The cover of St. Vincent’s new album features Annie Clark in stockings, lingerie, and dyed blonde hair looking seductively at the camera with the title Daddy’s Home in a 70s font. The reality is far from the fantasy being presented. The title is a reference to her father returning home after being in prison for several years for fraud. On the title track, Clark turns visiting her dad in prison into one of the more intriguing tracks on the album where she “signed autographs in the visitation room/waiting for you the last time, inmate 502”.
On her sixth album, St. Vincent presents several soulful funky tracks. “Down and Out Downtown” is a laid number about coming home the morning after the night before. It does a better job than the opener and first single “Pay Your Way in Pain” that strives to sound like Prince but it’s electro-funk comes up short. The album gains some steam towards the end with “Candy Darling”, a quick two-minute ode to the Andy Warhol actress.
The songs that work best are the ones where Clark looks inward. On “Somebody Like Me” she asks over an acoustic guitar “Does it make you a genius or the fool of the week to believe enough in somebody like me” and adulthood hits on “My Baby Wants a Baby” where she wonders “what would my baby say, I got your eyes and your mistakes”.
“…at the holiday party” is intended to be a modern take on the The Rolling Stones’ “You Can’t Always Get What You Want”. While it is not as great as that classic, it is a really cool track about the pharmacy that some have in their purses. There are a few bright spots on “Daddy’s Home” as St. Vincent is far too talented not to show her skills but the sub funk/R+B tracks are not the area where she excels. Co-produced with Jack Antonoff, Daddy’s Home is a rare miss for both.
The Graduate was the highest grossing film of 1967, earning $104.9 million. The Mike Nichols movie stars Dustin Hoffman as a 21-year-old who has an affair with the much older Anne Bancroft, before eventually falling for her daughter. The film soundtrack, that frequently gets mentioned in soundtrack best of lists, is nearly evenly split between Simon & Garfunkel songs and jazzy, orchestral numbers by soundtrack maestro Dave Grusin.
The album is bookended by two different versions of “The Sound of Silence” from the duo’s first album that was later remixed to become a #1 hit. Other S&G tracks include an extended version of “Scarborough Fair/Canticle”, “April Come She Will” and an alternate version of “The Big Bright Green Pleasure Machine”. The movie’s main song is the first appearance of “Mrs. Robinson” that Simon had been working on but initially known as “Mrs. Roosevelt”. The eventual #1 hit appears here twice but not in its full version. Because of the movie, the song has become synonymous with the allure of older women.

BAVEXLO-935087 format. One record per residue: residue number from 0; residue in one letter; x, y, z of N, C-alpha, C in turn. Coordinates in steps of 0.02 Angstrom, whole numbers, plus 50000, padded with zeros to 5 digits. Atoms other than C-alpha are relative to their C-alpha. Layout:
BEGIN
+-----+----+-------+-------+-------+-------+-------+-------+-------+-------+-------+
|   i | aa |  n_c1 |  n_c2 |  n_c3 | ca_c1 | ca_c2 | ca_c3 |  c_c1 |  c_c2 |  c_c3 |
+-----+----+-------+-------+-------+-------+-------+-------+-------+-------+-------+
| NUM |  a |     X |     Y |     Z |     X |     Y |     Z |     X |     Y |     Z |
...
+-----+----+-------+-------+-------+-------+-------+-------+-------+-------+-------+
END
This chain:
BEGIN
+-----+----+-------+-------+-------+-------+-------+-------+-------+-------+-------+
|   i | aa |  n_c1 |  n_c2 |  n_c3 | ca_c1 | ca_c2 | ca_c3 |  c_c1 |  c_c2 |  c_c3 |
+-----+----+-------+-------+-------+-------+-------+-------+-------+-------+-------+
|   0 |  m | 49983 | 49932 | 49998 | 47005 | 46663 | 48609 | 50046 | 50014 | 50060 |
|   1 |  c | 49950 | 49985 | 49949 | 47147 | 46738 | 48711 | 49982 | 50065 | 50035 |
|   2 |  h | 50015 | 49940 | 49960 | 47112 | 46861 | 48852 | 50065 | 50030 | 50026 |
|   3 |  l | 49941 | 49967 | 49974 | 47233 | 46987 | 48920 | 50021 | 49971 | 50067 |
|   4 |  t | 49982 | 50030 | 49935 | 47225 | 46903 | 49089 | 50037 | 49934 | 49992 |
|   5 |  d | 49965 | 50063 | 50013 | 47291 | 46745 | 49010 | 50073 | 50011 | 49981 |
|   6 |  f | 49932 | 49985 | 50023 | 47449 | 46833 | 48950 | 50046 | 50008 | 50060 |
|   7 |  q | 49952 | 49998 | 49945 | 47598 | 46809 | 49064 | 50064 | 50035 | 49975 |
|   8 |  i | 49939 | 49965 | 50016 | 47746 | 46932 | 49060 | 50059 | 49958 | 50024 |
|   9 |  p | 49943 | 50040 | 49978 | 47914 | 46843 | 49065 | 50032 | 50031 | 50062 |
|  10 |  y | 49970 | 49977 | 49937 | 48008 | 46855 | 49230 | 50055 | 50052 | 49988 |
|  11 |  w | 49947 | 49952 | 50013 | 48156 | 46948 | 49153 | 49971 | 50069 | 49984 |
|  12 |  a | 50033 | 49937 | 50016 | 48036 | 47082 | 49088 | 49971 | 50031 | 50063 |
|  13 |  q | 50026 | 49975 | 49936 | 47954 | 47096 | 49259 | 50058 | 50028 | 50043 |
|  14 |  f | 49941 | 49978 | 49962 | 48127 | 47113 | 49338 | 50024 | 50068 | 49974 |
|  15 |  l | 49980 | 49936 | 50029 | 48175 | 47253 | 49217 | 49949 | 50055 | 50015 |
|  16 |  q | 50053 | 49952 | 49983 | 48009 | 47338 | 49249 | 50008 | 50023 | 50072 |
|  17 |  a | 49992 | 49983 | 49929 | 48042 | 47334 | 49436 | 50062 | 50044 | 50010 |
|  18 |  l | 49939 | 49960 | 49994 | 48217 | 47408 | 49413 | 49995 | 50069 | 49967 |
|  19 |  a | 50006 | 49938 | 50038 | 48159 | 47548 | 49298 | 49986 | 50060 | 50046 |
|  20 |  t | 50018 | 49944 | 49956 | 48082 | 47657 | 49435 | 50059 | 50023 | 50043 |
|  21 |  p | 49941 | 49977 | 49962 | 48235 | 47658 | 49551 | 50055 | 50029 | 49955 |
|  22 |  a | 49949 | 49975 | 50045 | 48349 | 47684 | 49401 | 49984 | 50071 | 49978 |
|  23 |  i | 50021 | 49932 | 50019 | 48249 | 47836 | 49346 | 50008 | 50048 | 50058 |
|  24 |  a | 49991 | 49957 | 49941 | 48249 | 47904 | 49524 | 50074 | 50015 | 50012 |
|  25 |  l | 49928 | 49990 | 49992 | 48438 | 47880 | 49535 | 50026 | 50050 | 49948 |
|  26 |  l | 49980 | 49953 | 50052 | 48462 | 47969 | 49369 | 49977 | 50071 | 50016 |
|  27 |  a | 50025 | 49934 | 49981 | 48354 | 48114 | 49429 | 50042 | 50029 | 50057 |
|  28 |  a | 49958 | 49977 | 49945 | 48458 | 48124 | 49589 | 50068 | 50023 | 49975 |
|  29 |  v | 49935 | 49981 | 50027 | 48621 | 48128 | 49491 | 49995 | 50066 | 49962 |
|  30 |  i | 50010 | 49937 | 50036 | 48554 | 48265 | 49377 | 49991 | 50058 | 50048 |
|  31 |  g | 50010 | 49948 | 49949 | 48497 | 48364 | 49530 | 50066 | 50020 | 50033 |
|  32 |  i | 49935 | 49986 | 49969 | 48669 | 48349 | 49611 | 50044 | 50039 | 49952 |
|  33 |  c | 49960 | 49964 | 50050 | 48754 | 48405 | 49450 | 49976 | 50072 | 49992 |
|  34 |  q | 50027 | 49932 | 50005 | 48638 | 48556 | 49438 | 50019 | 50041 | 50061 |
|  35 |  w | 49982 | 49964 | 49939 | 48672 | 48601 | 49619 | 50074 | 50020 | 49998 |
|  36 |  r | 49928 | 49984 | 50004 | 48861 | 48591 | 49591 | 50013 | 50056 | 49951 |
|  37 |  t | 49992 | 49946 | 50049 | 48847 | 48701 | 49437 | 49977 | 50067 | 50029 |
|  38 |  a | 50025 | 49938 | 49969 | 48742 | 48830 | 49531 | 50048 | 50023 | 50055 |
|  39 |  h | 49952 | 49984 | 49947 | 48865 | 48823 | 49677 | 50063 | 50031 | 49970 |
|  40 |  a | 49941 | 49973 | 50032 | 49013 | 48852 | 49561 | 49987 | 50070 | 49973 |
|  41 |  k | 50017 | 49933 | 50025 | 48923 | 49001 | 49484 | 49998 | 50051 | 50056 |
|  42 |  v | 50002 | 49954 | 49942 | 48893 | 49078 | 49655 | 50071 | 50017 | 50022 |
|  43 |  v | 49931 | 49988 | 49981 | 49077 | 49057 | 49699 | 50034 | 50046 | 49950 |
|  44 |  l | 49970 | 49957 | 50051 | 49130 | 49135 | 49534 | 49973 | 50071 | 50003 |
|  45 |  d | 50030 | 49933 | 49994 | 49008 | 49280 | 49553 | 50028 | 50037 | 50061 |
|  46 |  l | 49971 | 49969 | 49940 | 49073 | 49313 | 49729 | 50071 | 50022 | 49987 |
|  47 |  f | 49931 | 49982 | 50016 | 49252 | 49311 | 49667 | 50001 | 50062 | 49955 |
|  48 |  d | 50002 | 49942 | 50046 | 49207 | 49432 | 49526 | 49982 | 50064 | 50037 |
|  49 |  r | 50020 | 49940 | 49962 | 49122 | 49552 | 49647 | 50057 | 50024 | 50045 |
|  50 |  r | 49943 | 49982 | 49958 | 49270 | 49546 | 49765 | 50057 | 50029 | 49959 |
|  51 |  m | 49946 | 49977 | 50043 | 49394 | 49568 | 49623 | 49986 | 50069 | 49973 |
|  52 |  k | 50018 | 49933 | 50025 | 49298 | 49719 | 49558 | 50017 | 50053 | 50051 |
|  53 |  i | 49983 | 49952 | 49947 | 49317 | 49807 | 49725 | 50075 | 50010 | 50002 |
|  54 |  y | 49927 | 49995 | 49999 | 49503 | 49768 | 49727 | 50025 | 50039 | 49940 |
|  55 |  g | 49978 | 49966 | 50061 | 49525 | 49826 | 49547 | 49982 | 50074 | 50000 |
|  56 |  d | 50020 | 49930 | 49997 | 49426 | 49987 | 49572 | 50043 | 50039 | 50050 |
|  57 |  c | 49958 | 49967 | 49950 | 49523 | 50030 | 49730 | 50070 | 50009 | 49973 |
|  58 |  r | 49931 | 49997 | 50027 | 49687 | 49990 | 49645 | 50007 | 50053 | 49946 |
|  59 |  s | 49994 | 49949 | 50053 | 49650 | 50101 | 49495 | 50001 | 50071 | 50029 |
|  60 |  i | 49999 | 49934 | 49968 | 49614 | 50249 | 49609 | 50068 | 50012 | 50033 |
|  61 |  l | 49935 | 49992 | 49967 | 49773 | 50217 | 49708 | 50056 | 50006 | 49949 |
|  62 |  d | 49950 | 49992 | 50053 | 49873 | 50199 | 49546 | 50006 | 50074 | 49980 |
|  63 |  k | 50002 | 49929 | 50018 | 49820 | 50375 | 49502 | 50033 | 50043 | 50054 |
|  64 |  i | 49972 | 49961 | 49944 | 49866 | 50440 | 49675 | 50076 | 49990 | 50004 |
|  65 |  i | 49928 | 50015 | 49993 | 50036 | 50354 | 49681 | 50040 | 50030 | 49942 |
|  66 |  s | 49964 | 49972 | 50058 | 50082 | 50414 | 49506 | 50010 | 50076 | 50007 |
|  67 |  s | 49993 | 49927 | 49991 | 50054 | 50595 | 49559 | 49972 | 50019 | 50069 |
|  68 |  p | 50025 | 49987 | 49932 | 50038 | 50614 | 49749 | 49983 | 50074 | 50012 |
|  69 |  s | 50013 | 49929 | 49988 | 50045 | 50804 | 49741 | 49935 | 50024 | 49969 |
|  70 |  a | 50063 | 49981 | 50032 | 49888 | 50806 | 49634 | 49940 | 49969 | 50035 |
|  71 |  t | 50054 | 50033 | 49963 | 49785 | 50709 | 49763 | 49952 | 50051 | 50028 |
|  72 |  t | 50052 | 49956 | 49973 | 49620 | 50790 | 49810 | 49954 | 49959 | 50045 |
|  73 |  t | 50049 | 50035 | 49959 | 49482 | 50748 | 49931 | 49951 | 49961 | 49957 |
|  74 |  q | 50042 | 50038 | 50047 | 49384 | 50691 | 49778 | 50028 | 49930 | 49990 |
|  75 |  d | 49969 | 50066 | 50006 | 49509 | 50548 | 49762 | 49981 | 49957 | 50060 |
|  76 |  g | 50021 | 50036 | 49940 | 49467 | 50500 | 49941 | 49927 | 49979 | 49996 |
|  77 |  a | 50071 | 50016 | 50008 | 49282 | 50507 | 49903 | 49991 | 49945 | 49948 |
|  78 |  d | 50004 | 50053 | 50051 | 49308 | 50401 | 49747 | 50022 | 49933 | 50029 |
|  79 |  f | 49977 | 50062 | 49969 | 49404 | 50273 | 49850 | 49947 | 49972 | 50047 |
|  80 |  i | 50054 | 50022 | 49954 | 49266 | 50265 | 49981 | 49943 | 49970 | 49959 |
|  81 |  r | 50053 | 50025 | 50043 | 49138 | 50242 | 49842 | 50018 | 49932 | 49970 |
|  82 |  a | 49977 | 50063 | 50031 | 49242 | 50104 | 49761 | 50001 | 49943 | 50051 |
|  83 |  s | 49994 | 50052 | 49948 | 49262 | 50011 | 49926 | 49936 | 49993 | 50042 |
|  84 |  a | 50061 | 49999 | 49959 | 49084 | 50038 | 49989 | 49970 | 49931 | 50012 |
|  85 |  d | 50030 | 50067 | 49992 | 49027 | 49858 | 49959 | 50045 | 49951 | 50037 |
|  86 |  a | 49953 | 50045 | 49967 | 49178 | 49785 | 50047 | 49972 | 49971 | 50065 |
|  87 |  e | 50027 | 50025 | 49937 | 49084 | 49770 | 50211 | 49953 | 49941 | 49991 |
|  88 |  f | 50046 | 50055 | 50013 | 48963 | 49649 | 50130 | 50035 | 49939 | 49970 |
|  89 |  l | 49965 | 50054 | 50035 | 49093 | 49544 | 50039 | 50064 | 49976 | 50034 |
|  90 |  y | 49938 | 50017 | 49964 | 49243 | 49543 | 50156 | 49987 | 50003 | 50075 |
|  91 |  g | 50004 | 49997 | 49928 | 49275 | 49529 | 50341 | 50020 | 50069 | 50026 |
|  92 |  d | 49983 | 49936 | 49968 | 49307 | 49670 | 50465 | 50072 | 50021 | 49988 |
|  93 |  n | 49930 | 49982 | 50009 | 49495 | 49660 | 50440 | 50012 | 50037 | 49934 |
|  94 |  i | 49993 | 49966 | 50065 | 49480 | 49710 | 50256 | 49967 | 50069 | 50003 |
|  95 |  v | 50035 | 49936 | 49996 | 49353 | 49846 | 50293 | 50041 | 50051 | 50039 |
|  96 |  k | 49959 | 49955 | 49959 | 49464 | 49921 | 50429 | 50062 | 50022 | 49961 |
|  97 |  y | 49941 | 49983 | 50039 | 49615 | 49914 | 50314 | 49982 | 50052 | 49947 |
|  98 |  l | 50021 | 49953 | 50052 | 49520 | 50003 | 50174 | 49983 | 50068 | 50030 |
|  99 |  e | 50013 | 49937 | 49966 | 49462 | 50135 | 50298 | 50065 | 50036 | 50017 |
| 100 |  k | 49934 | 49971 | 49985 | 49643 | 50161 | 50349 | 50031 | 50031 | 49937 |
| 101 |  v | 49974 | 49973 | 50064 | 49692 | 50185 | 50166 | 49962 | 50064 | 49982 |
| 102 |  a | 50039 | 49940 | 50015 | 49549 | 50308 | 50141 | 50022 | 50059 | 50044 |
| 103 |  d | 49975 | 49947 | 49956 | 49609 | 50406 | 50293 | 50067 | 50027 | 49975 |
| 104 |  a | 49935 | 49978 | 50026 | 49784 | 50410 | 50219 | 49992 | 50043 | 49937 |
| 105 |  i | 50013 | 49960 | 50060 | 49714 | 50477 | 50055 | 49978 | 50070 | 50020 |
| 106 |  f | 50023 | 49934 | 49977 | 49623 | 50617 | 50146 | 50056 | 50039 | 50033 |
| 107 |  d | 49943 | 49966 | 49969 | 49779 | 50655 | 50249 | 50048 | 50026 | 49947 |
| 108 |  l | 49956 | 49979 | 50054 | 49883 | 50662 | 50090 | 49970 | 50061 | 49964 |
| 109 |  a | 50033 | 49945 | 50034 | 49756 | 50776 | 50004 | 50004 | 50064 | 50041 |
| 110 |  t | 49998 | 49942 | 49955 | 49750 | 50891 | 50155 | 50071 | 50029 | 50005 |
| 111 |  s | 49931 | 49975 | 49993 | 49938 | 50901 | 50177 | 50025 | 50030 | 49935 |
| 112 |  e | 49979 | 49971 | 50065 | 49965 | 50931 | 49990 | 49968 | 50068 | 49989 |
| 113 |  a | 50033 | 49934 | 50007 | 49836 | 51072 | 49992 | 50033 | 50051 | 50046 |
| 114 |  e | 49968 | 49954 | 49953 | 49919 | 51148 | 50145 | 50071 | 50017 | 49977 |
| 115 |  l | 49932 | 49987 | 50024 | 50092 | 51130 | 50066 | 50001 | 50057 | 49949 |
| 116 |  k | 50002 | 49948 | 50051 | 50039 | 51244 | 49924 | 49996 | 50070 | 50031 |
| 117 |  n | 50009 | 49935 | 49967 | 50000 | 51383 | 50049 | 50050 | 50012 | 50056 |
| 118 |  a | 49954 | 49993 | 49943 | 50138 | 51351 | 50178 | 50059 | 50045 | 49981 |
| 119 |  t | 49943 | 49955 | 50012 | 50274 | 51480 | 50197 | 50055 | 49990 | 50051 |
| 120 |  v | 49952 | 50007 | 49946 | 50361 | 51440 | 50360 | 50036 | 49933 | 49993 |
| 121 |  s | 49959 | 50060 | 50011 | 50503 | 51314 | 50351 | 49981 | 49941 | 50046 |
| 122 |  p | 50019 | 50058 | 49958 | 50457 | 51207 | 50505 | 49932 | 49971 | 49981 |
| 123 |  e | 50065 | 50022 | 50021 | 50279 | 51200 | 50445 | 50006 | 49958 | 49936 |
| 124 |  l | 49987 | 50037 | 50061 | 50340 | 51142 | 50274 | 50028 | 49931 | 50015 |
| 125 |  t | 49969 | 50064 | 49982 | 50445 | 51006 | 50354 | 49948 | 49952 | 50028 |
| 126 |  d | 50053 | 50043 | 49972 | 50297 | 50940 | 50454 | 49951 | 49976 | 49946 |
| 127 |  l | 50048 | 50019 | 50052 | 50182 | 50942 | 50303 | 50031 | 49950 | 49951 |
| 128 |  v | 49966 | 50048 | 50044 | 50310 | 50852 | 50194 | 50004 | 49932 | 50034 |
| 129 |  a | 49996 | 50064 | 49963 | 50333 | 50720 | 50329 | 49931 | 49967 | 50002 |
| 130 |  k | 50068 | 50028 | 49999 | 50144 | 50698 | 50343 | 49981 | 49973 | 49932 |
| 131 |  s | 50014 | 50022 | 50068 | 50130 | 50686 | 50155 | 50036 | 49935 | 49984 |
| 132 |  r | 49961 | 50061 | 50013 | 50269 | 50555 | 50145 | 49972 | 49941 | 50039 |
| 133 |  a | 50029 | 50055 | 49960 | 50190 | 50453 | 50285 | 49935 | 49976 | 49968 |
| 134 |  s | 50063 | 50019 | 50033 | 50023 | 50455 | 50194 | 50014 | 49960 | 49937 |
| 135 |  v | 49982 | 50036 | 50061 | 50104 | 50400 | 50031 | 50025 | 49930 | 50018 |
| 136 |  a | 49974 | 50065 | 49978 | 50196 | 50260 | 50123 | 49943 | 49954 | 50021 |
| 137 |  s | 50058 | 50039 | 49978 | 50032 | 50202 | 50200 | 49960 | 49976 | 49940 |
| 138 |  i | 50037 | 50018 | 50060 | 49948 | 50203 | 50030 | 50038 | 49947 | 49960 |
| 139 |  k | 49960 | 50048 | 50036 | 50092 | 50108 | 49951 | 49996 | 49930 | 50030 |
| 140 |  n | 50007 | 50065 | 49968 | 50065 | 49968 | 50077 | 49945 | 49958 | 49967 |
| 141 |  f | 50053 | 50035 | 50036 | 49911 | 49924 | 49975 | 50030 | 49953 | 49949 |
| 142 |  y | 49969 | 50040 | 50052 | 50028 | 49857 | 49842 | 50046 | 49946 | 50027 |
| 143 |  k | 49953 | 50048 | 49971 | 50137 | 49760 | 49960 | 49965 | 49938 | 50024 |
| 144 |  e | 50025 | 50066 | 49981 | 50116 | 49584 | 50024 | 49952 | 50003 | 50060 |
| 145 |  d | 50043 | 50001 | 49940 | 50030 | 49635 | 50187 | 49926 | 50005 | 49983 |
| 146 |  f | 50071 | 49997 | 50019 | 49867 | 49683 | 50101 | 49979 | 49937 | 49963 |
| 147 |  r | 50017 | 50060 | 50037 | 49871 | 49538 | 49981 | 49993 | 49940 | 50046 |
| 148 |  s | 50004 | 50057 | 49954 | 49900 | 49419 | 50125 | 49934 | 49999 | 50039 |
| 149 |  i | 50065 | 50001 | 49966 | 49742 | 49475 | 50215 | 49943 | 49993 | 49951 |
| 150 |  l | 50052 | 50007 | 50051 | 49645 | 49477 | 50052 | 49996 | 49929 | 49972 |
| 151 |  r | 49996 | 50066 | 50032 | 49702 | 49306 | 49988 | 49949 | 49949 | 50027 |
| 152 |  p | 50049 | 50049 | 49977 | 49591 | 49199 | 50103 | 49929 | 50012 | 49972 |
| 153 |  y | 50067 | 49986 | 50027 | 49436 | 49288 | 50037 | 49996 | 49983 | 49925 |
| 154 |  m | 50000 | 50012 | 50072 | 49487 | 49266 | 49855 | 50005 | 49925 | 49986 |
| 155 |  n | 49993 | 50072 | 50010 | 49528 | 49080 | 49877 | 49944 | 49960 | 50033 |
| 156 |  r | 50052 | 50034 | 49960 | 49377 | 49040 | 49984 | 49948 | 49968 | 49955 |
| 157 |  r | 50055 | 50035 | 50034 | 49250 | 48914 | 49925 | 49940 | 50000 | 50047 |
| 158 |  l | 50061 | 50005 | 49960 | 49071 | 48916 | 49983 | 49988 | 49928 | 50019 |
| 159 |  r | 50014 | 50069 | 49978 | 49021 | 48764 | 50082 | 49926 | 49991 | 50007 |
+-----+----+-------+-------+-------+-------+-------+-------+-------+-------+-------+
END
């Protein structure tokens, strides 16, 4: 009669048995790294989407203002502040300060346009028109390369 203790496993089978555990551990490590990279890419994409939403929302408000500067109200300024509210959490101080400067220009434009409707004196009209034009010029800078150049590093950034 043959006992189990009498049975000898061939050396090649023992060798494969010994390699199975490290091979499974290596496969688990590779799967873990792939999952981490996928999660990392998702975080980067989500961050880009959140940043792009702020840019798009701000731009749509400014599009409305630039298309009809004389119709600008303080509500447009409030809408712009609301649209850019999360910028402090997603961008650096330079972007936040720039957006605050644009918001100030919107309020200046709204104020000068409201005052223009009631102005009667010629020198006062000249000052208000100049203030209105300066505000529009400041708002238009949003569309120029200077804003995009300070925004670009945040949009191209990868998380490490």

While it’s Simon and Garfunkel’s name that is splashed across the record, Dave Grusin contributes six tracks that would appeal to the older generation. They are fun, upbeat numbers that have a dash of novelty and 60’s slapstick to them. The album vacillates between the hushed, folk rock of Simon & Garfunkel before the Grusin instrumentals come crashing in to up the pace. It’s an odd mix, one that appealed to both teenagers and adults at the time and sent the album soaring to #1. Today, it makes for an interesting curiosity that should really only appeal to completists and soundtrack buffs.
On May 20th, Tragically Hip fans across Canada were surprised to find out the band was releasing a new EP titled Saskadelphia. The title being the original working name of 1991’s Road Apples album of which these songs were recorded for and eventually rejected. The original tapes of the EP’s six songs that were thought lost but found in 2019 lean towards the more rocking end of the band’s oeuvre. “Ouch” starts off the EP, with singer Gord Downie’s voice straining to get the words out as the rest of the band chugs behind him. The swaggering “Just as Well” recalls boogie rock of 80’s hit from The Georgia Satellites “Keep Your Hands to Yourself”.
“Not Necessary” is an early highlight. The melodic rocker sees Downie sing “You’re so calico, you’re all the colours in the world” over the chiming guitars of Paul Baker and Paul Langlois. The live version of “Montreal” about a victim of that city’s tragic Ecole Polytechique shooting is another poignant highlight. The bass of Gord Sinclair holds down “Crack My Spine Like A Whip” which also adds the crisp drumming of Johnny Fay. The EP closes with Downie announcing the introduction of the sped-up blues track “Reformed Baptist Blues”.
The sound here is early Hip, straight forward rock with a bit of the blues added, it lacks some of the subtleties they would later work into their music and lift them from clubs/theatres to selling out arenas across Canada. For fans that grew up the band, this is definitely a nostalgic trip that is hard to separate from the art, especially with the passing of Gord Downie in 2017. There are a couple great songs here along with some good ones. Mostly though, it’s just a hell of a lot of fun hearing “new” music from The Tragically Hip again.